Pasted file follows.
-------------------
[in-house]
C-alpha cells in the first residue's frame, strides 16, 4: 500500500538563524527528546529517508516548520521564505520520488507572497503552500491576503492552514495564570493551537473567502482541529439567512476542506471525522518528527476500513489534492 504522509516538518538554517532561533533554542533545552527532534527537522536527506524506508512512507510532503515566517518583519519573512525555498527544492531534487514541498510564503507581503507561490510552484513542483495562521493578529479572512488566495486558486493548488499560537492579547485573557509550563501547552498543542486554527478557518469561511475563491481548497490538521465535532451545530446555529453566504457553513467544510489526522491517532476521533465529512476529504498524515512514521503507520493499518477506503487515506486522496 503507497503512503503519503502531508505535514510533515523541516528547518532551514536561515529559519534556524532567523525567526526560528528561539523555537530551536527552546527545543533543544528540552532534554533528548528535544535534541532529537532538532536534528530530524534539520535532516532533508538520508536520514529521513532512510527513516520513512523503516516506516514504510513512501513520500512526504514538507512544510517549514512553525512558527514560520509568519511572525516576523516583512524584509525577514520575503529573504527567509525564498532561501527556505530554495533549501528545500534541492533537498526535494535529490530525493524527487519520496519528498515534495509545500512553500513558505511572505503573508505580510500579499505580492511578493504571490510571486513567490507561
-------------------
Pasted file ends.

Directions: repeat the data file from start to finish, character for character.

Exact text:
[in-house]
C-alpha cells in the first residue's frame, strides 16, 4: 500500500538563524527528546529517508516548520521564505520520488507572497503552500491576503492552514495564570493551537473567502482541529439567512476542506471525522518528527476500513489534492 504522509516538518538554517532561533533554542533545552527532534527537522536527506524506508512512507510532503515566517518583519519573512525555498527544492531534487514541498510564503507581503507561490510552484513542483495562521493578529479572512488566495486558486493548488499560537492579547485573557509550563501547552498543542486554527478557518469561511475563491481548497490538521465535532451545530446555529453566504457553513467544510489526522491517532476521533465529512476529504498524515512514521503507520493499518477506503487515506486522496 503507497503512503503519503502531508505535514510533515523541516528547518532551514536561515529559519534556524532567523525567526526560528528561539523555537530551536527552546527545543533543544528540552532534554533528548528535544535534541532529537532538532536534528530530524534539520535532516532533508538520508536520514529521513532512510527513516520513512523503516516506516514504510513512501513520500512526504514538507512544510517549514512553525512558527514560520509568519511572525516576523516583512524584509525577514520575503529573504527567509525564498532561501527556505530554495533549501528545500534541492533537498526535494535529490530525493524527487519520496519528498515534495509545500512553500513558505511572505503573508505580510500579499505580492511578493504571490510571486513567490507561